Nutritional supplementation with l-arginine prevents pelvic radiation-induced changes in morphology, density, and regulating factors of blood vessels in the wall of rat bladder
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To determine whether l-arginine has protective effects against radiation-induced alterations in the morphology and regulatory factors of vesical blood vessels in rats.
Male rats aged 3–4 months were divided into groups of 10 animals each: (a) controls, consisting of non-treated animals; (b) radiated-only rats; and (c) radiated rats receiving l-arginine supplementation. Radiation was in one session of 10 Gy and was aimed at the pelvic-abdominal region. l-arginine was administered once a day (0.65 g/kg body weight), starting 7 days before radiation and continuing until killing on the 16th day after radiation. The density, relative area, and wall thickness of blood vessels were measured in the vesical lamina propria using histological methods, and the expression of vascular endothelial growth factor (VEGF) and fibroblast growth factors (FGF) in the bladder wall was assessed by RT-PCR.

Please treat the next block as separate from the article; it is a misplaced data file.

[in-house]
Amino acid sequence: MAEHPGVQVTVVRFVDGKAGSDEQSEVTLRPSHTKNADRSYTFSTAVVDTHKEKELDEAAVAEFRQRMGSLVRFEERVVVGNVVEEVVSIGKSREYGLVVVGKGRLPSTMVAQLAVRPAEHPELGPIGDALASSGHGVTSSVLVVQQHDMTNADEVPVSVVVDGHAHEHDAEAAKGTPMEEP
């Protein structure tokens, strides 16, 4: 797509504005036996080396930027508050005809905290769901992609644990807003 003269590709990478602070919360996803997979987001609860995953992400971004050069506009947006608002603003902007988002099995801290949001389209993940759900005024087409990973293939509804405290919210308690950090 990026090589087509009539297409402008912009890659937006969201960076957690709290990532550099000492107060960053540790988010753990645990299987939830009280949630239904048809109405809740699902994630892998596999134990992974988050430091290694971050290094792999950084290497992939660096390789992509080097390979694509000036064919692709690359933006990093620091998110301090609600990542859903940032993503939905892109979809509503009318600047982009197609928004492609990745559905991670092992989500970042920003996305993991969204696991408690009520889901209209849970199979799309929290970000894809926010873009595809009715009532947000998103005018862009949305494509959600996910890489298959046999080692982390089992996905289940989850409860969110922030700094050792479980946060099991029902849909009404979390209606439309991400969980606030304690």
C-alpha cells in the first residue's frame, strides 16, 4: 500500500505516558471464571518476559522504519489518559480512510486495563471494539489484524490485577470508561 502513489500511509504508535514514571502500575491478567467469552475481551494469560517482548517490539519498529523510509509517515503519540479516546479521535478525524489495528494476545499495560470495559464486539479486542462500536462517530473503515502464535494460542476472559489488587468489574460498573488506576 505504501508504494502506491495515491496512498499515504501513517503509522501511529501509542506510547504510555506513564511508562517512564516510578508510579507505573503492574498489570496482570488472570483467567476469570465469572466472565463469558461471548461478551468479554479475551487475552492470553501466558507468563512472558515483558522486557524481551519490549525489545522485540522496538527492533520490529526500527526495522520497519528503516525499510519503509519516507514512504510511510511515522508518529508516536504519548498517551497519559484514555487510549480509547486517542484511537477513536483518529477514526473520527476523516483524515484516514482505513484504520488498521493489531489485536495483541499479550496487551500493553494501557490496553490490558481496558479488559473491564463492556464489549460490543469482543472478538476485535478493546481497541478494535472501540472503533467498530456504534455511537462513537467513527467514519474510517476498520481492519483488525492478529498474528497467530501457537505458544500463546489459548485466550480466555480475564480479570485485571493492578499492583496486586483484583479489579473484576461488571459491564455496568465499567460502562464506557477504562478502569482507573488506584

Compared with controls, radiation alone decreased the density and relative area of blood vessels by 32 % (p < 0.01) and 25 % (p < 0.05), respectively, and reduced the arterial wall thickness by 42 % (p < 0.004). VEGF and FGF mRNA levels after radiation were diminished by 67 % (p < 0.002) and 56 % (p < 0.04), respectively. The radiated animals supplemented with l-arginine were not significantly different from controls.
Pelvic radiation leads to significant vesical modifications, as in the morphology of blood vessels and in VEGF and FGF expression. All these changes, however, were prevented by l-arginine treatment. These results emphasize, therefore, the potential use of this amino acid as a radioprotective drug.
KeywordsBladder Radiotherapy Blood vessels l-arginine
This study received grants from the National Council of Scientific and Technological Development (CNPq), Foundation for Research Support of Rio de Janeiro (FAPERJ), and Coordination for the Improvement of Higher Education Personnel (CAPES), Brazil.
Conflict of interest
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